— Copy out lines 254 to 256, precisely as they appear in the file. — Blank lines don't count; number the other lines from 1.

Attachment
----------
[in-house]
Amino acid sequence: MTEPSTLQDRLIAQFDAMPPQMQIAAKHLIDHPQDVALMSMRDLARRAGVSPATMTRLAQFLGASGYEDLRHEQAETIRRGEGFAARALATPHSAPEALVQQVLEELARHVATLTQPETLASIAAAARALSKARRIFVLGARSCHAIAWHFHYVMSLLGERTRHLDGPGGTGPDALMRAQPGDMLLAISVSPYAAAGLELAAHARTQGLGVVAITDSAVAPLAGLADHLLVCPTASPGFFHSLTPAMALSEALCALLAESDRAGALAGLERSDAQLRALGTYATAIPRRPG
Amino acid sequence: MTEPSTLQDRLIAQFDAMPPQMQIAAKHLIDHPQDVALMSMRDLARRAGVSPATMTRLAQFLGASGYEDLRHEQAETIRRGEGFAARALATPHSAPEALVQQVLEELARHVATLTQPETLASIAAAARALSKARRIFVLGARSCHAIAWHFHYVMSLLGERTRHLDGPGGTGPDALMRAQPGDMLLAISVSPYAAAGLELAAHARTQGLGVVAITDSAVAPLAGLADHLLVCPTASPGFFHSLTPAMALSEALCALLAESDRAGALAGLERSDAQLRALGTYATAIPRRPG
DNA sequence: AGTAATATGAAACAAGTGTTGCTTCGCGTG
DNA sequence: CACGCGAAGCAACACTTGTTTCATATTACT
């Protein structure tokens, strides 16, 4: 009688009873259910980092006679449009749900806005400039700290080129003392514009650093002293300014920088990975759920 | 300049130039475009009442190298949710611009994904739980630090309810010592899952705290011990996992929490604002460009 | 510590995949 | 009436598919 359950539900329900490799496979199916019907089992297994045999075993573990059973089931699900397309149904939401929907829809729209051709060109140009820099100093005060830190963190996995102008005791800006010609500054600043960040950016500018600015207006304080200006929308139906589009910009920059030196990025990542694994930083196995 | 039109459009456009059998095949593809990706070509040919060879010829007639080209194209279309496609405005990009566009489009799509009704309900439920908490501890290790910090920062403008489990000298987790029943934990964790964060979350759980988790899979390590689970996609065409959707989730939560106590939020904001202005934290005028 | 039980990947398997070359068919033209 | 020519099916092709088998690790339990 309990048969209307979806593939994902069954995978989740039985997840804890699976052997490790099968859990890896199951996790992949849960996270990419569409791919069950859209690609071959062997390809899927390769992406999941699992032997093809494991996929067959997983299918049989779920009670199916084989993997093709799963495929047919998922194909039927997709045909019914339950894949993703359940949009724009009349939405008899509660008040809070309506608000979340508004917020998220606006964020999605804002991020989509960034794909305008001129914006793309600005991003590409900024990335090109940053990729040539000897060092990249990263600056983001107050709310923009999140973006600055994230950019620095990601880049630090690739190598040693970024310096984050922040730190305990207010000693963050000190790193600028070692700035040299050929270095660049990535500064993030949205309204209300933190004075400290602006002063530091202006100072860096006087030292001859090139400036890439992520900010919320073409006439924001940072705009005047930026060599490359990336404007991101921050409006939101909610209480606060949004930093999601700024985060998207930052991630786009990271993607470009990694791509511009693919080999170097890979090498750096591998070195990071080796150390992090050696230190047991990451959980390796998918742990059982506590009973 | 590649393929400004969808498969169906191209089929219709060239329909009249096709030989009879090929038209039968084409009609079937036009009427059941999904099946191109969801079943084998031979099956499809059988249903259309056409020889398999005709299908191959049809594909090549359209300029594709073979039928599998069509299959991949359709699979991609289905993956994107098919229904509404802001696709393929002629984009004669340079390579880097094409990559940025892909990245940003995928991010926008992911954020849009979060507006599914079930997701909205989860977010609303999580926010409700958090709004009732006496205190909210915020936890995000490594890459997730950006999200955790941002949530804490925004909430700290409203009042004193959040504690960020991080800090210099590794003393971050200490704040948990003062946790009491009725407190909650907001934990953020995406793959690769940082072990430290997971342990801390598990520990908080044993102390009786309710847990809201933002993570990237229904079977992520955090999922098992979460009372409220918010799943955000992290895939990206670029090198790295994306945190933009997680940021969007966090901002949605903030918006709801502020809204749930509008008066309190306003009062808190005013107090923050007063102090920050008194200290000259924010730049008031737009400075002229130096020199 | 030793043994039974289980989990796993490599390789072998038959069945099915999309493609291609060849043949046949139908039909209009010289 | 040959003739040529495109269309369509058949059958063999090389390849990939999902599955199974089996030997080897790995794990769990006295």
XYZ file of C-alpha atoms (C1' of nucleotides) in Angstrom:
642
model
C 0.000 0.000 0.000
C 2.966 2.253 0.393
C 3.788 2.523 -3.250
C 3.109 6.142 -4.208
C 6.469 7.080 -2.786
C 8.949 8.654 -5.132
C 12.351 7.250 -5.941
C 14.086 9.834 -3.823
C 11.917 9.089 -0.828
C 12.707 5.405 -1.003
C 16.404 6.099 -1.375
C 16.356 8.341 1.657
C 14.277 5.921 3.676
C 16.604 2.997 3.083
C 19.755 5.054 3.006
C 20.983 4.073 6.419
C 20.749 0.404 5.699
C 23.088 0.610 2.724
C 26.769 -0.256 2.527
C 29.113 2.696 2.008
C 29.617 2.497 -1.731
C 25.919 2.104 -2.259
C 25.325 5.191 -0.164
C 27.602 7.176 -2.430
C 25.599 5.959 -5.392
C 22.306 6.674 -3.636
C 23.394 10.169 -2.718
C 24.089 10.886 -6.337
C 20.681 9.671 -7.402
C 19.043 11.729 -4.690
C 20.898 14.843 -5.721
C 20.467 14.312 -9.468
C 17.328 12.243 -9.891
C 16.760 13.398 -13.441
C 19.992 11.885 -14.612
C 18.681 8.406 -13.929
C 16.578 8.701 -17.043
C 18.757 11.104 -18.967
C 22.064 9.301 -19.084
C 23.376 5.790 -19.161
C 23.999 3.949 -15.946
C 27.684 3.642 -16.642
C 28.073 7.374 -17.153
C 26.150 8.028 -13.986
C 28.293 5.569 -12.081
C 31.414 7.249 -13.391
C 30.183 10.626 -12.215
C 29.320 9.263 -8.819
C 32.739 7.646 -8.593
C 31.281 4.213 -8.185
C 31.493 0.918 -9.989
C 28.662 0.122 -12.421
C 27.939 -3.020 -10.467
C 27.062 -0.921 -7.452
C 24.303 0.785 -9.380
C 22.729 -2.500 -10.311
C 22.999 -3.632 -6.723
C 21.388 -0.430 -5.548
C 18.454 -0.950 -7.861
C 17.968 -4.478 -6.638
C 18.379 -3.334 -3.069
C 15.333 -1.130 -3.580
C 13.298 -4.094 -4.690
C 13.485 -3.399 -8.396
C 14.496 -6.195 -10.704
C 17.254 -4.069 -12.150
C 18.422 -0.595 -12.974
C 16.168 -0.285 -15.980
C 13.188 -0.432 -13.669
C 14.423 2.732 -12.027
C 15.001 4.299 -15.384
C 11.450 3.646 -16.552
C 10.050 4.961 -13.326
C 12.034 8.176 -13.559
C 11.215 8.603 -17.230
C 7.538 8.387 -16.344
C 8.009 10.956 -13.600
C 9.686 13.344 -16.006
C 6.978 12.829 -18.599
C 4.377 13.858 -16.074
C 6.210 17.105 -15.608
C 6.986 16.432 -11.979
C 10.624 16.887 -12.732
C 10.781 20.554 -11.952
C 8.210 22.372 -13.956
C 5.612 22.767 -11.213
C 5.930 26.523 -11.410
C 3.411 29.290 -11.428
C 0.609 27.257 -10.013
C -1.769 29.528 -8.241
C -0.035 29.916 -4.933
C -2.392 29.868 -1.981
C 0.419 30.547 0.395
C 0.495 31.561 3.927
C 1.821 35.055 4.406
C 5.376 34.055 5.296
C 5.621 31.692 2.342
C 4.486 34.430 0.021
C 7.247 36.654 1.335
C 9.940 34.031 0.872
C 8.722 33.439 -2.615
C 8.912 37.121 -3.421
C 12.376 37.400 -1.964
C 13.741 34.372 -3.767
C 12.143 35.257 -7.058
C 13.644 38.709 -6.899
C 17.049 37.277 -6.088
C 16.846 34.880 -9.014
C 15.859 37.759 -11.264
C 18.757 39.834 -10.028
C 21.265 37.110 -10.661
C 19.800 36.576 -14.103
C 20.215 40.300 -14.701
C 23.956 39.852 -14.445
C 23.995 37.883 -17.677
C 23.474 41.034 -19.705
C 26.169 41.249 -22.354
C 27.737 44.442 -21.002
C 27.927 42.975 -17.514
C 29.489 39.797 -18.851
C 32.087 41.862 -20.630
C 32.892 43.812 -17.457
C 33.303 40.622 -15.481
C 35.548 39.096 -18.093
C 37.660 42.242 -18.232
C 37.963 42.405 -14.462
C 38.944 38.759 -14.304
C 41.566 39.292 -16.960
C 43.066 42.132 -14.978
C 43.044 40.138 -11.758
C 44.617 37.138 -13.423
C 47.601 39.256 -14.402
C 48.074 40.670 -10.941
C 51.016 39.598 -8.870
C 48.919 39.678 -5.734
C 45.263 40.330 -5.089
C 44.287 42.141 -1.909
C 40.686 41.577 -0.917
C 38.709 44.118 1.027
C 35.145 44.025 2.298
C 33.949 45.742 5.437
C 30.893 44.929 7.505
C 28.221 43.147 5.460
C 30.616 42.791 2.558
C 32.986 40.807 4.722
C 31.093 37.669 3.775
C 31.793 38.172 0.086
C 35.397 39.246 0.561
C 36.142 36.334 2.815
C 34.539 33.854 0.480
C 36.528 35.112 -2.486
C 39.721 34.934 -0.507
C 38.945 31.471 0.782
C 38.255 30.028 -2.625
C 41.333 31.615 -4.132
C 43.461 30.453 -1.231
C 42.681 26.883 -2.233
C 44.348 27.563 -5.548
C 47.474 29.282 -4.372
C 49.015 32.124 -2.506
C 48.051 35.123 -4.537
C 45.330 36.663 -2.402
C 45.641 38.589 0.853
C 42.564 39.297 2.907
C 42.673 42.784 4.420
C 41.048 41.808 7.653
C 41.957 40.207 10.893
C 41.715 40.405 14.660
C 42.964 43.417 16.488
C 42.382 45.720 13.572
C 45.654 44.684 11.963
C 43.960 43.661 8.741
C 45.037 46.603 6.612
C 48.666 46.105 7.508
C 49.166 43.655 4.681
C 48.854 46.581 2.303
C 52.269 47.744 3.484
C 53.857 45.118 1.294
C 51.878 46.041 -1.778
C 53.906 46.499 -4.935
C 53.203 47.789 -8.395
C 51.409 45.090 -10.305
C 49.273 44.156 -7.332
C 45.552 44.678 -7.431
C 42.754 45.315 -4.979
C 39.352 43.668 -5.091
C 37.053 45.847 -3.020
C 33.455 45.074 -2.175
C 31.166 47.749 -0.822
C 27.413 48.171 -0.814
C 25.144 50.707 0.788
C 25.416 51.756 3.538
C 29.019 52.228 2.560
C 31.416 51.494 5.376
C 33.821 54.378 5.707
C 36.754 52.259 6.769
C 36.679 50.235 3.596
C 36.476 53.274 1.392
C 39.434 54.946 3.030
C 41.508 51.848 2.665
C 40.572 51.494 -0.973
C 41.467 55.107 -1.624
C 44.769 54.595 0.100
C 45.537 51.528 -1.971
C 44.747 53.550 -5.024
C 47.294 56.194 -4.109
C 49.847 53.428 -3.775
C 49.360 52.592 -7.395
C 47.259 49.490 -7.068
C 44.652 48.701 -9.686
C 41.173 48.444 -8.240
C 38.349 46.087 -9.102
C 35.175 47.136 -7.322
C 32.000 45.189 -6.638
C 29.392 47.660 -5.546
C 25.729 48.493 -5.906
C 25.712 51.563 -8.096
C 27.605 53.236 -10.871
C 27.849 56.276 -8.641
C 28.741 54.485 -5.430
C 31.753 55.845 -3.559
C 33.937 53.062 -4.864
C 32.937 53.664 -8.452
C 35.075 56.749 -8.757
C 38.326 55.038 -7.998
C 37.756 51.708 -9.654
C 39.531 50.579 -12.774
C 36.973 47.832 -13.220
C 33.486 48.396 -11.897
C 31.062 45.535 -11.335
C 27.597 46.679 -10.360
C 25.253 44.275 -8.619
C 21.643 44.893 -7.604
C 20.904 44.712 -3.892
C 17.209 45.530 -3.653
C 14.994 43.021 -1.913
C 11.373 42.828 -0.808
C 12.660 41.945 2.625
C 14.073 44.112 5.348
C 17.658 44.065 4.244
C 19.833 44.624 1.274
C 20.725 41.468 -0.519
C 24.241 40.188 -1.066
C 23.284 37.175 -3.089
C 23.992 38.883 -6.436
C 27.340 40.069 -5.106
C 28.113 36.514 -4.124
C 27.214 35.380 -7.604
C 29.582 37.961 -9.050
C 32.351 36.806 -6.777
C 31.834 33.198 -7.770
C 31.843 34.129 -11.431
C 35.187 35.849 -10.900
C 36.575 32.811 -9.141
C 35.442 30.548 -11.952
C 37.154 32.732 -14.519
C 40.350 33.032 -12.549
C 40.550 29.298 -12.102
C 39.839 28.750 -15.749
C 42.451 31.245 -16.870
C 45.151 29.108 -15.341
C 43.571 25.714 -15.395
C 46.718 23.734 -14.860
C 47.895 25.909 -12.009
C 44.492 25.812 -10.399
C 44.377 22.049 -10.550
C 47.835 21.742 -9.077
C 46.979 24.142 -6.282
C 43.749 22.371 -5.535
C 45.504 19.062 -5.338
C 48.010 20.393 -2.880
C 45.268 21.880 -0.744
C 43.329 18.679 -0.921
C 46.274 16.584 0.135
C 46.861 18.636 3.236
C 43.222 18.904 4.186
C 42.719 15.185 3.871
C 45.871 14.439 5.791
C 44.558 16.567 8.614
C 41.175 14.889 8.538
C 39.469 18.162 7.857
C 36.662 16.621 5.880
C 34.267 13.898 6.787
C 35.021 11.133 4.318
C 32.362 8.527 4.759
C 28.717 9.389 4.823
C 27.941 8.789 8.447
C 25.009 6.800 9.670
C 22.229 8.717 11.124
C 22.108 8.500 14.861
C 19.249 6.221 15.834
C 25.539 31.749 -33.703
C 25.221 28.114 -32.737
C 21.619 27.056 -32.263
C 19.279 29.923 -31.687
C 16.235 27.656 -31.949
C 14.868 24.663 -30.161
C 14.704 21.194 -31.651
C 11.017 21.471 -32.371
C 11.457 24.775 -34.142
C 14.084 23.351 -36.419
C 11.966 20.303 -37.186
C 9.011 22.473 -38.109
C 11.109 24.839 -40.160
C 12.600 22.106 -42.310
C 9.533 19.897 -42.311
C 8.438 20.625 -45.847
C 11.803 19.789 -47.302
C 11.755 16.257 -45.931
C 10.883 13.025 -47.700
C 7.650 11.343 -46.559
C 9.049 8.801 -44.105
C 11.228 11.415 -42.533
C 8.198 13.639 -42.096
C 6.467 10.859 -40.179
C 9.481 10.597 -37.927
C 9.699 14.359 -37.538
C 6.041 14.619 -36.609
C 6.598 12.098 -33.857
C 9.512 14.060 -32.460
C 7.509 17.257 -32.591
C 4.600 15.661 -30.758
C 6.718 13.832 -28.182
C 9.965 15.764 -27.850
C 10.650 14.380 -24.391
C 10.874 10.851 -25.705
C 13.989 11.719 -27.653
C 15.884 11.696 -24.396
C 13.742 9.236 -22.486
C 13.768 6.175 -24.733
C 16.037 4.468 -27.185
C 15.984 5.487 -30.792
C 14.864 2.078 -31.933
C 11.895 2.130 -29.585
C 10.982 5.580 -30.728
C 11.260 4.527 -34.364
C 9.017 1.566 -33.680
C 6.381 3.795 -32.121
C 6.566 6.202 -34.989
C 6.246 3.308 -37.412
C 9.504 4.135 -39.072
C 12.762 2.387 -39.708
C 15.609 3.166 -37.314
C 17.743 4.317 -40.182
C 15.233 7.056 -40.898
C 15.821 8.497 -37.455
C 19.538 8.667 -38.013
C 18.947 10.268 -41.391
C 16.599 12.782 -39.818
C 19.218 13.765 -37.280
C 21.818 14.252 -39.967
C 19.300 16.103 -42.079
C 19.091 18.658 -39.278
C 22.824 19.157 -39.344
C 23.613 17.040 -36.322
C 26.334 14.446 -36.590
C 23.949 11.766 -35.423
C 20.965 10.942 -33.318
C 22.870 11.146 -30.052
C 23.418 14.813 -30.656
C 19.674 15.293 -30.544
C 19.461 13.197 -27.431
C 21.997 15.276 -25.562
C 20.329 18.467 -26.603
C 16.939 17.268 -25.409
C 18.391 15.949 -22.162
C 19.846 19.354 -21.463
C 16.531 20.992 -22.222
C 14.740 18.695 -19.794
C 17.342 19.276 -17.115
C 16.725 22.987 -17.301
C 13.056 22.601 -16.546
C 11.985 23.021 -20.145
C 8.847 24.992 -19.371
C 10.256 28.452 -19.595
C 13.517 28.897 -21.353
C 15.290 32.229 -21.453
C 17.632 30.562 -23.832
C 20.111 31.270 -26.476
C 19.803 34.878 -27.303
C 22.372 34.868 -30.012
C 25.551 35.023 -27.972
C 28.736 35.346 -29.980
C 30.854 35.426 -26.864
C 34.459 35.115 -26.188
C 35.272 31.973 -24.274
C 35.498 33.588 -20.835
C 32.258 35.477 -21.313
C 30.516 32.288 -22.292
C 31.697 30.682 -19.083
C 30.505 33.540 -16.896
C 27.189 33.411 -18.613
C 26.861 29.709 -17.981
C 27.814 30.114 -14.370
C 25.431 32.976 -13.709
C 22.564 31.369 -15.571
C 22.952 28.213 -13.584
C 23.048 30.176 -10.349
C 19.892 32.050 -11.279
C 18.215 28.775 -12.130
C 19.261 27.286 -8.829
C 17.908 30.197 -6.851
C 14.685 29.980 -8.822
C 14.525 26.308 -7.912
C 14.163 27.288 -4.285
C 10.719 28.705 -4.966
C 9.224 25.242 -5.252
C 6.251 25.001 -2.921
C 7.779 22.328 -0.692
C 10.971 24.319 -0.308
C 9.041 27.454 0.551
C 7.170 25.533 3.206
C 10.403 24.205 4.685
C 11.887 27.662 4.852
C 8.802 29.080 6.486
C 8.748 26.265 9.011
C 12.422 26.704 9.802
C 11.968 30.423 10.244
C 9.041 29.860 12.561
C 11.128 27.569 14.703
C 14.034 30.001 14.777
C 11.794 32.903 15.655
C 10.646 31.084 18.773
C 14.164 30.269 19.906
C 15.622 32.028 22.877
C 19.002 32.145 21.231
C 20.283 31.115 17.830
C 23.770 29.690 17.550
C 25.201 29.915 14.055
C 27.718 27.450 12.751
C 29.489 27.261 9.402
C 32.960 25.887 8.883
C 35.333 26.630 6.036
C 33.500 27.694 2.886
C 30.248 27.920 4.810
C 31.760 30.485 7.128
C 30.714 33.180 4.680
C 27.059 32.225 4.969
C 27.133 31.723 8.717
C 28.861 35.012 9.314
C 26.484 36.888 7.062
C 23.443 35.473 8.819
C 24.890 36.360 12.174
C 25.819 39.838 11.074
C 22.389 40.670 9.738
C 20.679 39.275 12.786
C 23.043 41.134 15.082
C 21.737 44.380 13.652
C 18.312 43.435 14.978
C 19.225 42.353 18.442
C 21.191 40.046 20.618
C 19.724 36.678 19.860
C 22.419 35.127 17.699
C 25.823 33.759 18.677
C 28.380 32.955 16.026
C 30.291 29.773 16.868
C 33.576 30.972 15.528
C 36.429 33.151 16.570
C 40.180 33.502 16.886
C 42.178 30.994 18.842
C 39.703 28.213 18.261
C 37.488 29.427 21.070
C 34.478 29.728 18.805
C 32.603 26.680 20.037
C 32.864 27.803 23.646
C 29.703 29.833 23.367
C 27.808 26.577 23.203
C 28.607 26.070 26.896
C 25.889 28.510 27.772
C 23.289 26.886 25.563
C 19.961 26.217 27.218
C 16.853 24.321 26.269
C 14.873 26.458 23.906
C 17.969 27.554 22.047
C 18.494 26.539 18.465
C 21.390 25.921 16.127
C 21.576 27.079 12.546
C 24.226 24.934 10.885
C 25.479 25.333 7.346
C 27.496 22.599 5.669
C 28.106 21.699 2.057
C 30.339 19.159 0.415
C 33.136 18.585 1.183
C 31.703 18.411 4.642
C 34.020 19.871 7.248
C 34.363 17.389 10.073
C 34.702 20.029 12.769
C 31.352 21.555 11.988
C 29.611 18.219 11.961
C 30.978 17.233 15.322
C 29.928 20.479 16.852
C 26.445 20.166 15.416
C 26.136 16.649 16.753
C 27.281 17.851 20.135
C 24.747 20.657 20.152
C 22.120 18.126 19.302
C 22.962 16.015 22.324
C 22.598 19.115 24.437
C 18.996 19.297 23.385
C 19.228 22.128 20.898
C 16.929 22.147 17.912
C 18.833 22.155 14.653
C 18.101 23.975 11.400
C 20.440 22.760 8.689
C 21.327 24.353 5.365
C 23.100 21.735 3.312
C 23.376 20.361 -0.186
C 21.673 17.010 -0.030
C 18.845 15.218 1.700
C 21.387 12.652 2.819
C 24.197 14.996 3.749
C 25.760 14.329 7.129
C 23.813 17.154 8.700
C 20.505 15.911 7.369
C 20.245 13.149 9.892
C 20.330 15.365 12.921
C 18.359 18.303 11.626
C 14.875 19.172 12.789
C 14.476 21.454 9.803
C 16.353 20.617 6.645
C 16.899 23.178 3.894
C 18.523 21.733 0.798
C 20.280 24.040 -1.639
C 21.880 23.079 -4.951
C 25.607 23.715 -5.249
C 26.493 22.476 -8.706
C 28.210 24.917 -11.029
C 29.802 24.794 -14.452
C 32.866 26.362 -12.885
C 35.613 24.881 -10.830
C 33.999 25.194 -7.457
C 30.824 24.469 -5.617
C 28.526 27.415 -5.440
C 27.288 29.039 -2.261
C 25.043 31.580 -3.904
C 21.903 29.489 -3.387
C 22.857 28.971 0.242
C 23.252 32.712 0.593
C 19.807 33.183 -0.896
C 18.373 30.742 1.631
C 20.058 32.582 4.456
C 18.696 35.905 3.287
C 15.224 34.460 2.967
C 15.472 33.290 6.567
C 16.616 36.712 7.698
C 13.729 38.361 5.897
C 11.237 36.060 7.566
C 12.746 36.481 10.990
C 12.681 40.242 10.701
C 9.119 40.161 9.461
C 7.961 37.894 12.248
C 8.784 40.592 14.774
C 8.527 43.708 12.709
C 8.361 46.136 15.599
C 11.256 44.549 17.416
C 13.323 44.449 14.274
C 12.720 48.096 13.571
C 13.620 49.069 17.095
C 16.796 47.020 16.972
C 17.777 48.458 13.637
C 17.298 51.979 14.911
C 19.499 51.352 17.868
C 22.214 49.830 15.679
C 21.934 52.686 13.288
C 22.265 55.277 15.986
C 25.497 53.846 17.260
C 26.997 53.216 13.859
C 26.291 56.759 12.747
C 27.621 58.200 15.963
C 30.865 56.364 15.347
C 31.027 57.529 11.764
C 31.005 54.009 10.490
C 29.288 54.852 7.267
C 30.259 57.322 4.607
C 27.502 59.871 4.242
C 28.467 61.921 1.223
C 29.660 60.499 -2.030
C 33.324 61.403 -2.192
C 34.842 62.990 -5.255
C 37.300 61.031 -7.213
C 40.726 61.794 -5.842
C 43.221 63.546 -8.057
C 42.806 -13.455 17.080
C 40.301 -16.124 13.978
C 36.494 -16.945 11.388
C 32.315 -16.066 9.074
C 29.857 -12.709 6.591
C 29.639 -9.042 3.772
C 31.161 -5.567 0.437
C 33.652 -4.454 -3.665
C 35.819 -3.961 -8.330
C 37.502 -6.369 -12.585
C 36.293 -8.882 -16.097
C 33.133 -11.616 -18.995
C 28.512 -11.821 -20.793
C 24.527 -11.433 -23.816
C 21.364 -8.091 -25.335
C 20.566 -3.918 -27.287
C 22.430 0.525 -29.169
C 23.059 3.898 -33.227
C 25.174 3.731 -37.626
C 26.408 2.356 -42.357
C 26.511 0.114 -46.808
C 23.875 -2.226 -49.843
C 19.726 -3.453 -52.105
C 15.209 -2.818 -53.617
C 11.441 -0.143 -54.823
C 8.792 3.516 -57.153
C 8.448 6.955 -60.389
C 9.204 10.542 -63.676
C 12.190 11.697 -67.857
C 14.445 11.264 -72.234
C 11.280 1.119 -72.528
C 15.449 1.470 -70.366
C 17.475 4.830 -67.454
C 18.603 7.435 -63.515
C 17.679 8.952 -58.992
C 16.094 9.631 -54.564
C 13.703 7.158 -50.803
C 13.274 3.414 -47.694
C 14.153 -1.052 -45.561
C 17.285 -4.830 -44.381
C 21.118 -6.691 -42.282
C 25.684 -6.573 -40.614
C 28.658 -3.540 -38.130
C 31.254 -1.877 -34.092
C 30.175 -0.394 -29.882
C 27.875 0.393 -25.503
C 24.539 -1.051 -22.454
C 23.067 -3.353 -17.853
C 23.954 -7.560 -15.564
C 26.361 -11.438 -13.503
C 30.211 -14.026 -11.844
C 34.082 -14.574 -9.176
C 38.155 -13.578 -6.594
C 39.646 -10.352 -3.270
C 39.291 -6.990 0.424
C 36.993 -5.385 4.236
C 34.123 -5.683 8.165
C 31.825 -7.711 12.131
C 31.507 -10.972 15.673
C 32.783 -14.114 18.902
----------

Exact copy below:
C 23.992 38.883 -6.436
C 27.340 40.069 -5.106
C 28.113 36.514 -4.124